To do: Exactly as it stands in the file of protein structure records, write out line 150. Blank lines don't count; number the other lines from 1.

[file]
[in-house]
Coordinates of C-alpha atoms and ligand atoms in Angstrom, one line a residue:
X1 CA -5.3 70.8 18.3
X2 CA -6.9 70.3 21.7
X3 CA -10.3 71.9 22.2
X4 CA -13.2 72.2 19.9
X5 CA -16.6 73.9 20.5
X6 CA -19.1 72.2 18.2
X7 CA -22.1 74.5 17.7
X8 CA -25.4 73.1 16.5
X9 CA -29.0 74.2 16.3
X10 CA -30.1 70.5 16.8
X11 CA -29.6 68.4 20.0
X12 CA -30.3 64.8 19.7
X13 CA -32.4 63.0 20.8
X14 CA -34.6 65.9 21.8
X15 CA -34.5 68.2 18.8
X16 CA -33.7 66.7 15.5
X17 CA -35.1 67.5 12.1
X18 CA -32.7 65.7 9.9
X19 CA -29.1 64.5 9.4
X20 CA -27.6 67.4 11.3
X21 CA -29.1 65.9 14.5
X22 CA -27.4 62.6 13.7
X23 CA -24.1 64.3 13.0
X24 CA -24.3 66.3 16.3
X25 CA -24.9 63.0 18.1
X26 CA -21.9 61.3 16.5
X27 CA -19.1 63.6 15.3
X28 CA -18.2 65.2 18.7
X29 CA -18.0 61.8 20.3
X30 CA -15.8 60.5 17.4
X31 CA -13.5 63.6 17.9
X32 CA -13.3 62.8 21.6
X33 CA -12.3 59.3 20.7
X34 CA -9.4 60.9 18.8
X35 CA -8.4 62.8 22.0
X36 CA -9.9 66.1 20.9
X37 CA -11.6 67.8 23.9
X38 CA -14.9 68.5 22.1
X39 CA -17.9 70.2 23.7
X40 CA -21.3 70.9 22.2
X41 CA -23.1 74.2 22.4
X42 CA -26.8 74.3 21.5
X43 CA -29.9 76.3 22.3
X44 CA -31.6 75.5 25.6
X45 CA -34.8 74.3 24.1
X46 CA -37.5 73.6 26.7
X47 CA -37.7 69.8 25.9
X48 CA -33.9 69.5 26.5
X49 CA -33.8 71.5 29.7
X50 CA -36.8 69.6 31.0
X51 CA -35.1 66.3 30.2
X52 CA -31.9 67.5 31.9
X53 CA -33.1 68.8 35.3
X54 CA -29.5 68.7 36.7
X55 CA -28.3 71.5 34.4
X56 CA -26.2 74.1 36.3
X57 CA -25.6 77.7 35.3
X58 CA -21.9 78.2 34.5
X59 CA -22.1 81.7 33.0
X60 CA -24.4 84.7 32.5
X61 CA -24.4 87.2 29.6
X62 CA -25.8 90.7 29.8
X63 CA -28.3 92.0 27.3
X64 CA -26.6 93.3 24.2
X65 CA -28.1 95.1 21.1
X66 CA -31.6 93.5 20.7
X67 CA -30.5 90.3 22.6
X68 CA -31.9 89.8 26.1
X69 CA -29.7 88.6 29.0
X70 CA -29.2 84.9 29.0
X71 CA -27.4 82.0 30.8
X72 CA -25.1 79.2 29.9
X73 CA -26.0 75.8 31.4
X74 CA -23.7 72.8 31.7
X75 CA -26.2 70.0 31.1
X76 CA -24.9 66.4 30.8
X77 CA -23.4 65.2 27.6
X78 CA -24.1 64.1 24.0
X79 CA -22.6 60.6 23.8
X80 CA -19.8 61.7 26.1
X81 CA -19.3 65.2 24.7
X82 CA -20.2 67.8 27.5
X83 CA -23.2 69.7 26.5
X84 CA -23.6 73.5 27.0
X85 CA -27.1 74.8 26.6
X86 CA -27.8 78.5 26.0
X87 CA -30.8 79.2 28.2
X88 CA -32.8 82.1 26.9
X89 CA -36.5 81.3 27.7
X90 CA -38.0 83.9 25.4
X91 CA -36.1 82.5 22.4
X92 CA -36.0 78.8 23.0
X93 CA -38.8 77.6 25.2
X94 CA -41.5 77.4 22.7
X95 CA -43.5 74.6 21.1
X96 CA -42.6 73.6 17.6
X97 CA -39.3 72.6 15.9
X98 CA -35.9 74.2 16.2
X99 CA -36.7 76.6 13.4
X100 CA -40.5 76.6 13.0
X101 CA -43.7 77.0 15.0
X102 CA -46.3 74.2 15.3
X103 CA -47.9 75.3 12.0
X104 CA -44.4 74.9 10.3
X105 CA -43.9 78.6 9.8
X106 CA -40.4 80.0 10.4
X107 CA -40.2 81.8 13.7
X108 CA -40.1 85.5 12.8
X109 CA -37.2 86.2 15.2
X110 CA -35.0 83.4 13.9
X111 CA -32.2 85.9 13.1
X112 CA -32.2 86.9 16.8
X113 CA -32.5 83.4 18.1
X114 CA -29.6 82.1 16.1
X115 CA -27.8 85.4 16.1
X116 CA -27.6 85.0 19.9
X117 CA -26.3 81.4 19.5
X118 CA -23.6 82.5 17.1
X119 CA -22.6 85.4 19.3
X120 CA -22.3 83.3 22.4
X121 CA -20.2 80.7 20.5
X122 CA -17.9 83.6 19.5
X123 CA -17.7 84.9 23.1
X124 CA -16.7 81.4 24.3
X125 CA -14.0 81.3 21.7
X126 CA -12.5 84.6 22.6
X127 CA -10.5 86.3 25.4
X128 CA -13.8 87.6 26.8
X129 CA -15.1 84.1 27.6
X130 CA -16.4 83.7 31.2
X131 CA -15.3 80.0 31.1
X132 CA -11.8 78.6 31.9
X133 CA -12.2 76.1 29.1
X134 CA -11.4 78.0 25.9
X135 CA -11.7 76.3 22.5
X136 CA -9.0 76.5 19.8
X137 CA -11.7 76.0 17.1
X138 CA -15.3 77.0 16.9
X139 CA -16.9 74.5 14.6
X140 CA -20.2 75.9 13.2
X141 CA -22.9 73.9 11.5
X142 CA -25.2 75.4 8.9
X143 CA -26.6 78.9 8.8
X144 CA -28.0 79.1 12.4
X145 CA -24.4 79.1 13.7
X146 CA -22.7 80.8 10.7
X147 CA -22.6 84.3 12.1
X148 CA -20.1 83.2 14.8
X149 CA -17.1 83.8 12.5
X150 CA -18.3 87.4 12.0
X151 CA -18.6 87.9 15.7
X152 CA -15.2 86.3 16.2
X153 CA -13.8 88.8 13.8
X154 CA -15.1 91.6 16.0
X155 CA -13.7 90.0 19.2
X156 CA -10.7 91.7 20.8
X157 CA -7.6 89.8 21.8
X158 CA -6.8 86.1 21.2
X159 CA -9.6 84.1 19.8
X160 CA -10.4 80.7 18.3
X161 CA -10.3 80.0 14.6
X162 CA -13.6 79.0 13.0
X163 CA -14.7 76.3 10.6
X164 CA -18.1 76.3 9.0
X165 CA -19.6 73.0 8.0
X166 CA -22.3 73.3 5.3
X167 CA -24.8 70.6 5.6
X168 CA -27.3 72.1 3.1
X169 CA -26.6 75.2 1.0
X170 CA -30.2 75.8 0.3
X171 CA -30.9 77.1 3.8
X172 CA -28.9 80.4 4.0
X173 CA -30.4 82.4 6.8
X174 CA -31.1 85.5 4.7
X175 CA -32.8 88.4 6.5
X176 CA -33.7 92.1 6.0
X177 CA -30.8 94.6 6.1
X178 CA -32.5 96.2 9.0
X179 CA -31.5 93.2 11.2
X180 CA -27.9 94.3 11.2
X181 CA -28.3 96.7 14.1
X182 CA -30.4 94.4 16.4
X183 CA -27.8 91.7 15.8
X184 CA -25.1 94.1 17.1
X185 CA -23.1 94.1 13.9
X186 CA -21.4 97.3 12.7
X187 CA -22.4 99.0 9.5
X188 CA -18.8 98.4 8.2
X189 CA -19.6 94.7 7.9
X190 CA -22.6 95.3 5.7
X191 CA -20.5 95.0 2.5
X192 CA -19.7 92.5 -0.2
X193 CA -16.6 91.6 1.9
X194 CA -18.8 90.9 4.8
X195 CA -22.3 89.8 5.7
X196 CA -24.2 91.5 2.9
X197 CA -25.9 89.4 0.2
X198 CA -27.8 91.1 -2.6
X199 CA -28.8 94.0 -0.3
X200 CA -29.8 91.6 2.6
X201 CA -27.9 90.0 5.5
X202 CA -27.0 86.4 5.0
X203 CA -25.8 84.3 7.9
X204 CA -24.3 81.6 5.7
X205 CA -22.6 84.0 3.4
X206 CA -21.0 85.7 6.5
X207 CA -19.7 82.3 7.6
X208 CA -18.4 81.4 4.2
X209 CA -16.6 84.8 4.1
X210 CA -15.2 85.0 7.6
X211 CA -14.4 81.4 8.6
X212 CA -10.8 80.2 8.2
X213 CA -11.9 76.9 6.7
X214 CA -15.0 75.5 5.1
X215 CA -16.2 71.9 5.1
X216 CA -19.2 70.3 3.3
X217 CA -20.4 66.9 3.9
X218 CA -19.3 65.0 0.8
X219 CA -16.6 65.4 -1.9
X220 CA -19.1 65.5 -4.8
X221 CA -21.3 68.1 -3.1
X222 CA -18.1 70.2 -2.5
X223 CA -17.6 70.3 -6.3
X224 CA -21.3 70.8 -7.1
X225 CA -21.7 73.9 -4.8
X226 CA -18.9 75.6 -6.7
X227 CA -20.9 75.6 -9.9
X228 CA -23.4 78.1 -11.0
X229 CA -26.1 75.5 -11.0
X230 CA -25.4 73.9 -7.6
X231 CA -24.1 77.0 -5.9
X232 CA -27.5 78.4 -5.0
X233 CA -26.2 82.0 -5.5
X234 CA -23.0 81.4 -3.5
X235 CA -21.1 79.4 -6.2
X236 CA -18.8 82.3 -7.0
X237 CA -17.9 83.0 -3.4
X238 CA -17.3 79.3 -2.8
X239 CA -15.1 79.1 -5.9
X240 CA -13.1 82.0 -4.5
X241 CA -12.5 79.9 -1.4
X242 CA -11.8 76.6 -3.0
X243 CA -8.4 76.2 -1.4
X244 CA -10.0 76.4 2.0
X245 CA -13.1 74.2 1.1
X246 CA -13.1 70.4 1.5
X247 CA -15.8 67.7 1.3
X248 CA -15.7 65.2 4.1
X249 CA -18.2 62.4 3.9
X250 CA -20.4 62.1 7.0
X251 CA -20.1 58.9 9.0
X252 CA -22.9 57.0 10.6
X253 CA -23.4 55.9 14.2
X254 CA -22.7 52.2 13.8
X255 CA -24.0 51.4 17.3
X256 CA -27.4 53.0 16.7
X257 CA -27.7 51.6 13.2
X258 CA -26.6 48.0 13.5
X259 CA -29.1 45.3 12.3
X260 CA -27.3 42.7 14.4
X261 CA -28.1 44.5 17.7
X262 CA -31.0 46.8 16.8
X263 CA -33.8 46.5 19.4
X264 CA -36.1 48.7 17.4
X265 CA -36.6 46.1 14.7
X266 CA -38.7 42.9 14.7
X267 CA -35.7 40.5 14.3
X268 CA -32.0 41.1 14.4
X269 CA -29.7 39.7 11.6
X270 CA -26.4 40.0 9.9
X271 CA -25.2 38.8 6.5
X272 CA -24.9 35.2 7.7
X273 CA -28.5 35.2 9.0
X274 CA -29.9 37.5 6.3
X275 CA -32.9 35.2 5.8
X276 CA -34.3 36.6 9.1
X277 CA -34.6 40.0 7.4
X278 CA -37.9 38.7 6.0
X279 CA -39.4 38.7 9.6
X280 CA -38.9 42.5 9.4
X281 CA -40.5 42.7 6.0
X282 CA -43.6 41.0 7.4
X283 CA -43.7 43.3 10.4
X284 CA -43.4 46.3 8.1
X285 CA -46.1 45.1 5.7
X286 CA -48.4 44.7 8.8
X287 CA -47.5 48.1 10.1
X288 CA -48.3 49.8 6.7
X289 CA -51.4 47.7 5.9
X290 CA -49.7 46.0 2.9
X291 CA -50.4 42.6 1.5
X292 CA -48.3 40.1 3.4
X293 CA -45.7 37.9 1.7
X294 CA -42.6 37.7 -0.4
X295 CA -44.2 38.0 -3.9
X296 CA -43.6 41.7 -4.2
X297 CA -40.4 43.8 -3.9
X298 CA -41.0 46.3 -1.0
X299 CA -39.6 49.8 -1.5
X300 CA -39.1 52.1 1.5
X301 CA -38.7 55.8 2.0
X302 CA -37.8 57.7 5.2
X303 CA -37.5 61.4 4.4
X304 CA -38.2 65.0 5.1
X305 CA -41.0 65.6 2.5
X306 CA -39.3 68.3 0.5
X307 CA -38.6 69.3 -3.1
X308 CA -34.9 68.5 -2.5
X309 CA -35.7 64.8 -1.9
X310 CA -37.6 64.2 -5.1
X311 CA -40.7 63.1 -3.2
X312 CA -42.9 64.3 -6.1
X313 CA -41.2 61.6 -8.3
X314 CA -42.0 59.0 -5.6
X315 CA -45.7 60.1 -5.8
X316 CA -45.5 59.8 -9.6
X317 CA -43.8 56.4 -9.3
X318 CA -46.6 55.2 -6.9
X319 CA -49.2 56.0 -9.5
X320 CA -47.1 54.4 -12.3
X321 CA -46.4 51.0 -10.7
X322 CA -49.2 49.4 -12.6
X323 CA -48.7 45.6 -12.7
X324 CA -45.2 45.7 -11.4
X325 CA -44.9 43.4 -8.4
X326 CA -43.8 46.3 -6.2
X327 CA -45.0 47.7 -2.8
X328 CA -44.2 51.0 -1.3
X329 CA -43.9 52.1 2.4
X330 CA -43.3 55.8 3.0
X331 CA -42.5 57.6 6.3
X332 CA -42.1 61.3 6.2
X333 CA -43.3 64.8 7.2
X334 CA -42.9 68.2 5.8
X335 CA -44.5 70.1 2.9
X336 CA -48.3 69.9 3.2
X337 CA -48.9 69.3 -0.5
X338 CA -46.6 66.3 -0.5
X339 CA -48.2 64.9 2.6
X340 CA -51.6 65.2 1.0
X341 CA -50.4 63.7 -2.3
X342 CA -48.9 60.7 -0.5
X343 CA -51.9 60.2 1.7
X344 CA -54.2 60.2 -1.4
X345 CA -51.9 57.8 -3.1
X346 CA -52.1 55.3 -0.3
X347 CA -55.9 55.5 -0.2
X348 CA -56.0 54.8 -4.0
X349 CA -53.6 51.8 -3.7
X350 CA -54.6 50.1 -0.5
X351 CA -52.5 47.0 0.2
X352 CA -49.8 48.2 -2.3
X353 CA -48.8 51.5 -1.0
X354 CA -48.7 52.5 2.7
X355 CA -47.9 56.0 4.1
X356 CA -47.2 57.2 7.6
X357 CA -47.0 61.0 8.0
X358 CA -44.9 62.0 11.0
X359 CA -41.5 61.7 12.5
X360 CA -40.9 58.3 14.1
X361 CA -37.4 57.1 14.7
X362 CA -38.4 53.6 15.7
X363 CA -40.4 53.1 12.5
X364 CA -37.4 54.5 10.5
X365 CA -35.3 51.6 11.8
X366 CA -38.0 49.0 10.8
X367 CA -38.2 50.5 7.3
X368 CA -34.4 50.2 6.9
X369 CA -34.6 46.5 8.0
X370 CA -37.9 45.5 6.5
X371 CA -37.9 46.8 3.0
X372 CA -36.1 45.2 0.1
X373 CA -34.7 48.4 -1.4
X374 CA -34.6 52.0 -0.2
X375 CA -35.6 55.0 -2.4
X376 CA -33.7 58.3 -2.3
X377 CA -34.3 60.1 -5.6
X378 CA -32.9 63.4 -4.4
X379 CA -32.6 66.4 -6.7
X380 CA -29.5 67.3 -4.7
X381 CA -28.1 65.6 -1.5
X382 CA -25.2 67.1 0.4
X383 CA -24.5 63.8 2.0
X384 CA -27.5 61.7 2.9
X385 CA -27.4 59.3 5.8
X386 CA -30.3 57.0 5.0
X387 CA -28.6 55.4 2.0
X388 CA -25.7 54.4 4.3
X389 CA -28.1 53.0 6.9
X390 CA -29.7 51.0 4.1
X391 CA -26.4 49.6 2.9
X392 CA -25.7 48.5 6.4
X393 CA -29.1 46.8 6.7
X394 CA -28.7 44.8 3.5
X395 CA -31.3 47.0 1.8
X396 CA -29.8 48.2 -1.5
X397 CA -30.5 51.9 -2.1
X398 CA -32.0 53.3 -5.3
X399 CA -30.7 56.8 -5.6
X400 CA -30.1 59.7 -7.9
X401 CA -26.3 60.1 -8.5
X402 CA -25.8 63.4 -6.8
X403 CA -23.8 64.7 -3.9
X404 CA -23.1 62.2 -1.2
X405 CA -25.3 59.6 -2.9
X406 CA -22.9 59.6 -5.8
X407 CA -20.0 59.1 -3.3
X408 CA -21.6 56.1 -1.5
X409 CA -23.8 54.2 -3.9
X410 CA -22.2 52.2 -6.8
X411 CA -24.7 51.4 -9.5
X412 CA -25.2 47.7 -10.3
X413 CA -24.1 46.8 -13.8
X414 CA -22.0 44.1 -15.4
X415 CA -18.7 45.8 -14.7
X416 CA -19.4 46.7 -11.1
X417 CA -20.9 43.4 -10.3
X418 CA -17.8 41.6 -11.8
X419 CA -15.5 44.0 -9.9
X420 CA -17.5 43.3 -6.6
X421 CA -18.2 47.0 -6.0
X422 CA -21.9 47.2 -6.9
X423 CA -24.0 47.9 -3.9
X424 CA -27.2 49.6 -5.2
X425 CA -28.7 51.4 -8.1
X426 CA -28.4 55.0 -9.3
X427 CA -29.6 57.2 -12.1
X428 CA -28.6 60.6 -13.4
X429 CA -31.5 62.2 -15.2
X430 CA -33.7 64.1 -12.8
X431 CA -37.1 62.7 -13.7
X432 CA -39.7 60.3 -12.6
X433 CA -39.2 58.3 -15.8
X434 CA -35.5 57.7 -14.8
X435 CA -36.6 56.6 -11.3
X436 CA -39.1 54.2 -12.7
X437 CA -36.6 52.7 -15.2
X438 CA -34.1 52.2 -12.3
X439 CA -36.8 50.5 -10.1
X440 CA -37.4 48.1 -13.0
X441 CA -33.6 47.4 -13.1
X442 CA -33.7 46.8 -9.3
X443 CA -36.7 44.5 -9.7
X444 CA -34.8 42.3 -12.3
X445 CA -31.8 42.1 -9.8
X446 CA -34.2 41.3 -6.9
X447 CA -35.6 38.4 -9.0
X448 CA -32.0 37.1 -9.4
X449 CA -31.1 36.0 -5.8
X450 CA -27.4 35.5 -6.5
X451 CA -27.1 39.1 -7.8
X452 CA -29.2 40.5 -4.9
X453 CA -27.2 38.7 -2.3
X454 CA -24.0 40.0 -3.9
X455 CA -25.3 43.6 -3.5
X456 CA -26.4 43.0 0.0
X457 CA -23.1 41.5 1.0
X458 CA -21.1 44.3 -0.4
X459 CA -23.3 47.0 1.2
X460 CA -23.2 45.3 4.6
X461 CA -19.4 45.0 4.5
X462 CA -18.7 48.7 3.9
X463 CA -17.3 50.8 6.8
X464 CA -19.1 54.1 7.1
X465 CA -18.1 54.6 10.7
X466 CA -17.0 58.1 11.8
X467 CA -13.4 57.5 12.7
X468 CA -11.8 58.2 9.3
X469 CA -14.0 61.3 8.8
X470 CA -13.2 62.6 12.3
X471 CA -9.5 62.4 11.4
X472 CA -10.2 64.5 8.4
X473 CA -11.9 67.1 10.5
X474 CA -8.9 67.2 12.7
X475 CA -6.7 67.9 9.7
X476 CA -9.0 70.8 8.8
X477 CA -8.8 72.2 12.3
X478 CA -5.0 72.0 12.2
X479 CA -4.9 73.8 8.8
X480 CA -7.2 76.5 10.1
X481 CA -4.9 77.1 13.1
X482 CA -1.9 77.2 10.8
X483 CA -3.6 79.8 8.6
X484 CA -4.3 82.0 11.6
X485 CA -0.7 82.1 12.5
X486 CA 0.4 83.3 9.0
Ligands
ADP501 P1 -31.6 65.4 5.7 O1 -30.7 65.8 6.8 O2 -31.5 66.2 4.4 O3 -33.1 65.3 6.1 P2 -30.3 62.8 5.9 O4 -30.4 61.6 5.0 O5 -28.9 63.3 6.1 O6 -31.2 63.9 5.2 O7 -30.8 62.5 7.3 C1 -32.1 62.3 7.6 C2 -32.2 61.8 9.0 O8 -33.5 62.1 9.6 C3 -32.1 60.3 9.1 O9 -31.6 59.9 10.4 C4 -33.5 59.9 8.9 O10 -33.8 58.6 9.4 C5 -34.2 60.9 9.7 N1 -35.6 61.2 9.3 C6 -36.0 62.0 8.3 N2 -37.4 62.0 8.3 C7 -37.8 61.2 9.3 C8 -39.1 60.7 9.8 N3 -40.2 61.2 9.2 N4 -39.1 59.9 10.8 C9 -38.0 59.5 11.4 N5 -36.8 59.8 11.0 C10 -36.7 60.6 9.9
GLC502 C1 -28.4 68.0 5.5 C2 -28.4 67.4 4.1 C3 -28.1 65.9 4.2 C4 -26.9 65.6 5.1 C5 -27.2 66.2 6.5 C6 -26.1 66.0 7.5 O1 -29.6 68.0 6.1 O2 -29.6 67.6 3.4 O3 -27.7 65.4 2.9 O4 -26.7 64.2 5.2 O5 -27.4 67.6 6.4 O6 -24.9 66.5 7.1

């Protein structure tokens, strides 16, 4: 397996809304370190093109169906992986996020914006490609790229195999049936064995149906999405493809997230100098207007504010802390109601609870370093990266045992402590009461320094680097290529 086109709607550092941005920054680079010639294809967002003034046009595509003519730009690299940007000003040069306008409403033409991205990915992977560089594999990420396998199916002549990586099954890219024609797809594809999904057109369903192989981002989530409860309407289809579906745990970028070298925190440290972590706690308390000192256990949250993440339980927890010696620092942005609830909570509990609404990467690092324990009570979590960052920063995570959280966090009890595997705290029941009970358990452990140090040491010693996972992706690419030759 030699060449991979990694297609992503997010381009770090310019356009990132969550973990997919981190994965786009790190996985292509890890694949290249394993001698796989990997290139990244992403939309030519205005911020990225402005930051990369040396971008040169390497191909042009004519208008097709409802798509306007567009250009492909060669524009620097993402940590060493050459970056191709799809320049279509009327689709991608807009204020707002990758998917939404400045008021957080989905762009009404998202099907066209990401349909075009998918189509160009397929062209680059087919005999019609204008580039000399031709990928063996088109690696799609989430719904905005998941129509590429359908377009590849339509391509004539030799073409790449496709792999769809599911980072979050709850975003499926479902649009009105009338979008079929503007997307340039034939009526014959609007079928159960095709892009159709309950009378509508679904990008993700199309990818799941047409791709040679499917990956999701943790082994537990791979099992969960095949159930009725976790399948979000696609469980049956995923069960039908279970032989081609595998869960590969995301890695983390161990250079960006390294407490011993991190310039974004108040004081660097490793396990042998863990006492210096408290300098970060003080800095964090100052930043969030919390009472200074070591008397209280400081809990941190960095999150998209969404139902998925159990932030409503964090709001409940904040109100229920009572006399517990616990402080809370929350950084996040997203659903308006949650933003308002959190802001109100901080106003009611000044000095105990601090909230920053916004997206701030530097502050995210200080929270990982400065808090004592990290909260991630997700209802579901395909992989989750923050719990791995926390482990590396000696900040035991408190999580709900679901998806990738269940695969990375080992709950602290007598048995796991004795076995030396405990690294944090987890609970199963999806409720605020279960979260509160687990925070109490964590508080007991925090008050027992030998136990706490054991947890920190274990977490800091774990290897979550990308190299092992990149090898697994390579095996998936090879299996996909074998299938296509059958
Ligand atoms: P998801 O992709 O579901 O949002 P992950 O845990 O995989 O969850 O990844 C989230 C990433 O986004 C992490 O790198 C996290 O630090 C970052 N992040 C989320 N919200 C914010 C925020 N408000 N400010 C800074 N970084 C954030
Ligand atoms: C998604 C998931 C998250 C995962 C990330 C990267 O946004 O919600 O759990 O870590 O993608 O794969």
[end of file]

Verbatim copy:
X148 CA -20.1 83.2 14.8